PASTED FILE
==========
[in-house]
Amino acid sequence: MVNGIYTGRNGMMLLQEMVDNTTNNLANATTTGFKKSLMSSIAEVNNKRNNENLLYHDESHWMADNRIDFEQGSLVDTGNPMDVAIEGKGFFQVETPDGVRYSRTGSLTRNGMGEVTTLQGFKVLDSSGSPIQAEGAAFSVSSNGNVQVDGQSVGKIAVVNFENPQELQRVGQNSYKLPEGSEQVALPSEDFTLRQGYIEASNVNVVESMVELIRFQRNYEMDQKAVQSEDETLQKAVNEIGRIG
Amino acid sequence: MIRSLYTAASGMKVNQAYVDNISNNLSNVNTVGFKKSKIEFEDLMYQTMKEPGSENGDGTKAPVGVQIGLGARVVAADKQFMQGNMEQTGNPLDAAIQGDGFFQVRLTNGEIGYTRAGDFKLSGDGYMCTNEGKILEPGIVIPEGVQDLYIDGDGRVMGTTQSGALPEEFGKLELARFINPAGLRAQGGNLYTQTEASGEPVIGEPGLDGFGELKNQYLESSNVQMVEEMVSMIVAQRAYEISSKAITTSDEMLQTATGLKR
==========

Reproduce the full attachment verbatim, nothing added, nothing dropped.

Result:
[in-house]
Amino acid sequence: MVNGIYTGRNGMMLLQEMVDNTTNNLANATTTGFKKSLMSSIAEVNNKRNNENLLYHDESHWMADNRIDFEQGSLVDTGNPMDVAIEGKGFFQVETPDGVRYSRTGSLTRNGMGEVTTLQGFKVLDSSGSPIQAEGAAFSVSSNGNVQVDGQSVGKIAVVNFENPQELQRVGQNSYKLPEGSEQVALPSEDFTLRQGYIEASNVNVVESMVELIRFQRNYEMDQKAVQSEDETLQKAVNEIGRIG
Amino acid sequence: MIRSLYTAASGMKVNQAYVDNISNNLSNVNTVGFKKSKIEFEDLMYQTMKEPGSENGDGTKAPVGVQIGLGARVVAADKQFMQGNMEQTGNPLDAAIQGDGFFQVRLTNGEIGYTRAGDFKLSGDGYMCTNEGKILEPGIVIPEGVQDLYIDGDGRVMGTTQSGALPEEFGKLELARFINPAGLRAQGGNLYTQTEASGEPVIGEPGLDGFGELKNQYLESSNVQMVEEMVSMIVAQRAYEISSKAITTSDEMLQTATGLKR